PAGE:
Social media is a bold frontier in pharma marketing. It's not exactly new — it's been part of the advertising landscape for nearly two decades — but it's constantly in flux. The pharma marketing rules, technologies, and power centers change much more quickly than they do on other channels.
It's also more balkanized. You can run the same TV ad on a sitcom, a cop show, and the news, but you absolutely can't run the exact same copy on Facebook, Twitter, and Reddit.
That said, there's some requirements for advertising medicine and care on social media that apply everywhere. In this article, we'll share a few of those with you.
1: Keep your copy consistent
On the internet, your potential customers are likely to see your messaging in multiple places. Your instinct might be to vary the tone of each ad substantially in order to fit with the feel of each site.
While going native is important, you don't want to look like you're trying to be all things to all people. Customers want to buy into a consistent story. Start with your brand narrative, and find ways to adapt it to each channel -- people can tell if you're going the other direction.
2: Listen to your customers
Social media sites give marketers an unprecedented level of access to their customers. On Facebook, for example, paid ads can direct visitors to a branded page, where they can talk with others about symptoms and treatments. You can watch those conversations, discover what's important to your customers, and incorporate that information into your ongoing campaigns.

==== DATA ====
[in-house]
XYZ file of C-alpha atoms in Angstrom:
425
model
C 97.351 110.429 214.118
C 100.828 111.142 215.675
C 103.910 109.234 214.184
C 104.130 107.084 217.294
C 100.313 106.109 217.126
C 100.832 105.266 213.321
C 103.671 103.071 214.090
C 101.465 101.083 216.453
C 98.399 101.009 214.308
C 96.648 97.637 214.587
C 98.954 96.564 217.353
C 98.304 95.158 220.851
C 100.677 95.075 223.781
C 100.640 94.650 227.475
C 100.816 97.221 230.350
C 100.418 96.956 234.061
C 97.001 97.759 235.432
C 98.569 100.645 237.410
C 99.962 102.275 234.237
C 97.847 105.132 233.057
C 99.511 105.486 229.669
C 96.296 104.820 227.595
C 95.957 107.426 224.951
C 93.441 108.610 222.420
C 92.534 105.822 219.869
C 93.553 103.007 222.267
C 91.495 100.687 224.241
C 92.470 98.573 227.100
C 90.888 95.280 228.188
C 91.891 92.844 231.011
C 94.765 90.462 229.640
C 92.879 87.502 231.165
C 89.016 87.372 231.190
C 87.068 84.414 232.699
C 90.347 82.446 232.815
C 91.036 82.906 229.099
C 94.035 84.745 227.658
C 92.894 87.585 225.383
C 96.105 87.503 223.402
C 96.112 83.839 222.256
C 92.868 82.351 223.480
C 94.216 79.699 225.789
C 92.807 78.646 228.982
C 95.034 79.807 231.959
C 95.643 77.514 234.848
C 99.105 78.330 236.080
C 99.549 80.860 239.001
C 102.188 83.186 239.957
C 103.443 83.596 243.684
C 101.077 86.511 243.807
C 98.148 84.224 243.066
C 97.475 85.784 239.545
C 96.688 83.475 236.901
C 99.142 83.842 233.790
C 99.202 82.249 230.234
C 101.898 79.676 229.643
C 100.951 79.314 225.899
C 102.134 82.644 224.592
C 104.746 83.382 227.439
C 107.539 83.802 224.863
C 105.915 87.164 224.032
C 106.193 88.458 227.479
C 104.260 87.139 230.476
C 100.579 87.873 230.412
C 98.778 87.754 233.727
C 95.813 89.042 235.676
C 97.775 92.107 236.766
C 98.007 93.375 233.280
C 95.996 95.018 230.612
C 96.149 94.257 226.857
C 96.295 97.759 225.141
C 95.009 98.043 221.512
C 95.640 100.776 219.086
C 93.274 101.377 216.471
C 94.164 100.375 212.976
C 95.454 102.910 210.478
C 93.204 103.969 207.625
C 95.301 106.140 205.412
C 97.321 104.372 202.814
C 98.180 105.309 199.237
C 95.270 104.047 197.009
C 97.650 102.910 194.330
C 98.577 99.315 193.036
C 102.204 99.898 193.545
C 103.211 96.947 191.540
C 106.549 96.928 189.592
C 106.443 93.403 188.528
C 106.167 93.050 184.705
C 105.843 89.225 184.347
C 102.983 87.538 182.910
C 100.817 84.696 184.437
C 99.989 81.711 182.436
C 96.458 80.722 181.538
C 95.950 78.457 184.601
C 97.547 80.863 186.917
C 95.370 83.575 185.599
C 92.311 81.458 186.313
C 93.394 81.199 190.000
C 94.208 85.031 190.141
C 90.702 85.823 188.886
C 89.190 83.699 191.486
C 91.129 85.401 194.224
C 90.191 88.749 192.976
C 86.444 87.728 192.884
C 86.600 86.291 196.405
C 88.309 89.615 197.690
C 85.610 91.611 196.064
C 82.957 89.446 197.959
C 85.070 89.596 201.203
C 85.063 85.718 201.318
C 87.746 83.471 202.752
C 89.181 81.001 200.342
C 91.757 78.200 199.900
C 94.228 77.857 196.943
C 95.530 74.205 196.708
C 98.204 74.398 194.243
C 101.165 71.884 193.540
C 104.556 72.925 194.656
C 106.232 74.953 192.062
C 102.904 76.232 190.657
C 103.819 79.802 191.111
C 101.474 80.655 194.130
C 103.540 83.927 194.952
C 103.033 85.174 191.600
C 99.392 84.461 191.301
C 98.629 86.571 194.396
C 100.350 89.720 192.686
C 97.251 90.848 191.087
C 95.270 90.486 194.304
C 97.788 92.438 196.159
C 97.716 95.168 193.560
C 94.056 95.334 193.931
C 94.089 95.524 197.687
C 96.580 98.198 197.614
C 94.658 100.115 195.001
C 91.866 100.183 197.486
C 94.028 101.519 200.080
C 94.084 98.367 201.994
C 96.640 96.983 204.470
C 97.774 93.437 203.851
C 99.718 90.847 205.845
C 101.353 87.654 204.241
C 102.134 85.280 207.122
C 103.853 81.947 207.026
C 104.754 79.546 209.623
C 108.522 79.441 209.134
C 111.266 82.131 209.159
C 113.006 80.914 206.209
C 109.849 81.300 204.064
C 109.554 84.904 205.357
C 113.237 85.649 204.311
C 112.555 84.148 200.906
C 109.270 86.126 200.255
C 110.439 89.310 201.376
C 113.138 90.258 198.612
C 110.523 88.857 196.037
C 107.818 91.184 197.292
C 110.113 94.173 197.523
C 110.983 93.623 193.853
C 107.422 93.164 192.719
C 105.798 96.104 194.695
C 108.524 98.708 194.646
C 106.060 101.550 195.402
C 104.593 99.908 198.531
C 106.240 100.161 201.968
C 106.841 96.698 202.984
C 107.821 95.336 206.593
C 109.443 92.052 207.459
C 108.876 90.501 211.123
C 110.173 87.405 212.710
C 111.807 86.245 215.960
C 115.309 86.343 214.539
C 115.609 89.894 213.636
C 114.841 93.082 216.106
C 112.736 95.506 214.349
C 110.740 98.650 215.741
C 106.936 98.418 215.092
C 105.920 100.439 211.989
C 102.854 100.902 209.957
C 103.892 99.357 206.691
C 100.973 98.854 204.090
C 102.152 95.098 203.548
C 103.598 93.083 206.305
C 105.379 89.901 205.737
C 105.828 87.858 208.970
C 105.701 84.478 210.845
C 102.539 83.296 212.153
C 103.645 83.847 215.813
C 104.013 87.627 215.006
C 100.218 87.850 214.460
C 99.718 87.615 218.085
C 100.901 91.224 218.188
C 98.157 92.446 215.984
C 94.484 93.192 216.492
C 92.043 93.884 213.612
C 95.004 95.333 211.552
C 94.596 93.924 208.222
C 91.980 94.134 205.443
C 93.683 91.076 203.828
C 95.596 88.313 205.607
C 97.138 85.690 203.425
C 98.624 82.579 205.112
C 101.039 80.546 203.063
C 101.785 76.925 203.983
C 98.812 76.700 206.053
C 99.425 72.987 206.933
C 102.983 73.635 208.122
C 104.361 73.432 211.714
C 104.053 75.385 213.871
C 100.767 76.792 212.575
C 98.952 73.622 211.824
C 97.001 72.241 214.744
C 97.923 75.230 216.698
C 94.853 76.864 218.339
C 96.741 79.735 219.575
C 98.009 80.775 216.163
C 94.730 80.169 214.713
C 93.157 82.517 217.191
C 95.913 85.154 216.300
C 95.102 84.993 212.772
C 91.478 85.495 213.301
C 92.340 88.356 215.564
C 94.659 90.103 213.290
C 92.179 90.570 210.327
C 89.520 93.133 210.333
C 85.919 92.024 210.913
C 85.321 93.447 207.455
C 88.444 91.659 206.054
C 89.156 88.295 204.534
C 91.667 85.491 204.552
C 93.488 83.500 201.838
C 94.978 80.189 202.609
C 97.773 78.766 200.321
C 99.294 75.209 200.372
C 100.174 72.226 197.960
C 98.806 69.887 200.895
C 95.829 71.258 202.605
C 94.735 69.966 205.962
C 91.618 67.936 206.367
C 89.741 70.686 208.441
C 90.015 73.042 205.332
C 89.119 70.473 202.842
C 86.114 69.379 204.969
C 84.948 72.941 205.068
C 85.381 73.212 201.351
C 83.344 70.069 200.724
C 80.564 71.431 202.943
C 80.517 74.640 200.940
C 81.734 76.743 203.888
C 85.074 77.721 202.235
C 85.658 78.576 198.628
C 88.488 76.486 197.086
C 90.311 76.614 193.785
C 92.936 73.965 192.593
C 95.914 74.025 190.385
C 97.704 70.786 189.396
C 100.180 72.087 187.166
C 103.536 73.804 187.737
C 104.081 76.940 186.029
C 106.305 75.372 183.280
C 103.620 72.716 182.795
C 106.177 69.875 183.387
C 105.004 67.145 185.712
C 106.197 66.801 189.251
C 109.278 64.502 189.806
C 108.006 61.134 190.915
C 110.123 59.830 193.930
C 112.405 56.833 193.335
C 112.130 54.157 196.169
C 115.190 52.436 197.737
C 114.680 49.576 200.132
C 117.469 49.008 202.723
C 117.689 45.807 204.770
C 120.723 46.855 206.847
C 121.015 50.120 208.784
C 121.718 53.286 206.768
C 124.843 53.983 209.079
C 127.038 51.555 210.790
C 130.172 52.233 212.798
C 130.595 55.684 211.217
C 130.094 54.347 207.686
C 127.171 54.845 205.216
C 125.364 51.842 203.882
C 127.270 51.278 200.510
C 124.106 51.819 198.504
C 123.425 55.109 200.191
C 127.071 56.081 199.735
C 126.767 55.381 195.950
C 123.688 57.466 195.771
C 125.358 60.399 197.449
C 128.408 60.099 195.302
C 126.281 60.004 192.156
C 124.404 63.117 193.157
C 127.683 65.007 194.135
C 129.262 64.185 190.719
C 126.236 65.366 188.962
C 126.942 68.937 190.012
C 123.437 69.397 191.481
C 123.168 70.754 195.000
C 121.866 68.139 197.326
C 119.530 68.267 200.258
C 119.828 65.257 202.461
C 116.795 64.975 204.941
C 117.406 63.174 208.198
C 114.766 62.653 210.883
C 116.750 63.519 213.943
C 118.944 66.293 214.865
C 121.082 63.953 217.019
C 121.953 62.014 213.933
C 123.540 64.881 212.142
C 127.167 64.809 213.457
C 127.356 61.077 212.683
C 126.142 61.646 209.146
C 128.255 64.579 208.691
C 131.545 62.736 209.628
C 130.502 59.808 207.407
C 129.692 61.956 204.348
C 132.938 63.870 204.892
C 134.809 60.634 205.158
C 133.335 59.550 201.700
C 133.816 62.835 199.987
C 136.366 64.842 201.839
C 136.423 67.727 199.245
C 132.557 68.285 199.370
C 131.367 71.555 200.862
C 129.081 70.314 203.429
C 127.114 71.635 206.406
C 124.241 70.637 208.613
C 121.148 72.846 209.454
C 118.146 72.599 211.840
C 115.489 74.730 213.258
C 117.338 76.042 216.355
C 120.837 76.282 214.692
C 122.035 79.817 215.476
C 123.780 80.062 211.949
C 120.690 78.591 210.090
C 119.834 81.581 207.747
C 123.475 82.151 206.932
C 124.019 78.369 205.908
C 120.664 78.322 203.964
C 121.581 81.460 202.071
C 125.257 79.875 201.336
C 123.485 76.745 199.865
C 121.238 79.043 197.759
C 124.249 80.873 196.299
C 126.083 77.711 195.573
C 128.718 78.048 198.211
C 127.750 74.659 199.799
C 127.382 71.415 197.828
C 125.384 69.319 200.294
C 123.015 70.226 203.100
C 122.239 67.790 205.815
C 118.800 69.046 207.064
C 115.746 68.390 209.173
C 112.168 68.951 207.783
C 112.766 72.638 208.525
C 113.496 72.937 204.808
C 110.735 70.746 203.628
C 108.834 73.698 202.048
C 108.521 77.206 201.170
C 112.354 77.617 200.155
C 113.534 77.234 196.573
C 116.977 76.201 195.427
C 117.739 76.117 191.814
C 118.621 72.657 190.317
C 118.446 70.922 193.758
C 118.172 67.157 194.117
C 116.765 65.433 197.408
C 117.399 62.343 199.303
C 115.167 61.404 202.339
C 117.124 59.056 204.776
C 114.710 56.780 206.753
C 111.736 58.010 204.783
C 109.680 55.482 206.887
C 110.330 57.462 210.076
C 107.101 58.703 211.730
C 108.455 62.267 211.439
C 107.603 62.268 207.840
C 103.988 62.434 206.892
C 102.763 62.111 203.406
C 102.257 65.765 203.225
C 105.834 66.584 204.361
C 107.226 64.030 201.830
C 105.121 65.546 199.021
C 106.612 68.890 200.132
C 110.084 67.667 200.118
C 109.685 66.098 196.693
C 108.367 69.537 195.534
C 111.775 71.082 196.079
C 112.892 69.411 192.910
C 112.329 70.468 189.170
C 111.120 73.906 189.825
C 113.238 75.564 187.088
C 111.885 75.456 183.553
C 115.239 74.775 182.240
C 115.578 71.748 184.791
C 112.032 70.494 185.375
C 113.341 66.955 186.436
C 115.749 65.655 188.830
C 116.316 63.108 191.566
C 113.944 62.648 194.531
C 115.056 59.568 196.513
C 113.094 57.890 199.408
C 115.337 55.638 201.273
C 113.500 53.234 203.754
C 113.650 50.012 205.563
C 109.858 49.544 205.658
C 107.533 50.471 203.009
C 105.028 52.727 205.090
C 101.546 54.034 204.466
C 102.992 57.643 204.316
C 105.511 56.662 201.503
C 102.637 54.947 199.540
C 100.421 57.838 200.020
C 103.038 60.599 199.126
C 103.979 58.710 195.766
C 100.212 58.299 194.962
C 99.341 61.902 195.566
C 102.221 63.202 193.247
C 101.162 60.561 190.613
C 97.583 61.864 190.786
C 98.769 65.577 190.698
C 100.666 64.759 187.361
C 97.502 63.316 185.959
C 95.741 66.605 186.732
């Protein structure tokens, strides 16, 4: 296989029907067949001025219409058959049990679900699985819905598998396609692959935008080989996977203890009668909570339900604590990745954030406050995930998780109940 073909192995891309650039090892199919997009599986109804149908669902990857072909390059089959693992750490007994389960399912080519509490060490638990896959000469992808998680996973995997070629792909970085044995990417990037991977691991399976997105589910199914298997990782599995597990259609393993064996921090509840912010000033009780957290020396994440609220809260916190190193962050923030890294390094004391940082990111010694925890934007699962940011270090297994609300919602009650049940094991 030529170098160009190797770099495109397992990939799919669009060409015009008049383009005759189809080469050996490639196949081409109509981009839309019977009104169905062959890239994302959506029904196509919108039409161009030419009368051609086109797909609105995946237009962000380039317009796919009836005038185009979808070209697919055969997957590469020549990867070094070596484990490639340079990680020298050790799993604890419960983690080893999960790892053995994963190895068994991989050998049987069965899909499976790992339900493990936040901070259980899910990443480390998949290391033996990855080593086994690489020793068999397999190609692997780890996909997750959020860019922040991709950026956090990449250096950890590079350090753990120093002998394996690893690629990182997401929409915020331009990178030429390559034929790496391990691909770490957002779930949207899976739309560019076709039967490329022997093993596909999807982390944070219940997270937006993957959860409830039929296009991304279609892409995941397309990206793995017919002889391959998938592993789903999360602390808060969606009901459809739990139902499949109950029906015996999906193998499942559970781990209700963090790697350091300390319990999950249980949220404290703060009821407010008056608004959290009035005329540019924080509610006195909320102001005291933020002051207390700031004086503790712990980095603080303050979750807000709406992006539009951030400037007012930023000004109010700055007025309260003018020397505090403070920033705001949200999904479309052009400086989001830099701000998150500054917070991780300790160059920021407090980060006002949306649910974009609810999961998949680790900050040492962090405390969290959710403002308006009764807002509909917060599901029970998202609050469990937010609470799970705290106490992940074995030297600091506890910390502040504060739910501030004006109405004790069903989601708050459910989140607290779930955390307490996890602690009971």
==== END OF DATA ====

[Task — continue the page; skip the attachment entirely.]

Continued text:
3: Leverage multimedia
Video ads are widely used online, but that's just the tip of the iceberg. For example, consider building an ad campaign around animated GIFs, which are cheaper and lower-impact for the customer. Interactivity is the newest trend, getting users invested in their own ad experiences.
4: Monitor for ad fatigue
Audiences are advertised to relentlessly these days, and they're easy to burn out. This goes triple when your audience is small -- say, the patients of an uncommon disease.
Unfortunately, it's possible to cause ad fatigue even after you've changed up your images and copy. Make sure you're monitoring your analytics for rapid drop-offs in engagement from the same users; if you see this behavior, consider backing off in favor of a lookalike audience.
5: Pick your ideal audience
Everything that a user does on social media helps build a profile of who they are, from sharing photos on Instagram to RSVPing to Facebook events. This makes it easier than ever to segment your ideal audience.
It also gives you backups. If one audience isn't showing the metrics you'd like, you can move on to larger lookalike audiences. You can (and should) also use customer data to retarget people who have interacted with your brand in the past.
6: Respect your customers' privacy
Engaging with customers on social media is similar to approaching potential clients in real life: you don't want to come on too strong. In the same way ad viewers can tell when you're being insincere, they can also easily point out when their personal information is being used.
Technology lets us target treatments to people who need them. But it's best to go about it like a concerned friend, not a salesperson going after them at a time when they're not receptive.
7: Stay compliant
At the moment, FDA regulations and HIPAA do not significantly regulate social media ads. However, regulations can change swiftly, especially as more attention focuses on an issue. The best way to avoid compliance risk is to be legally literate, making sure the content of all your ads conforms to existing regulations.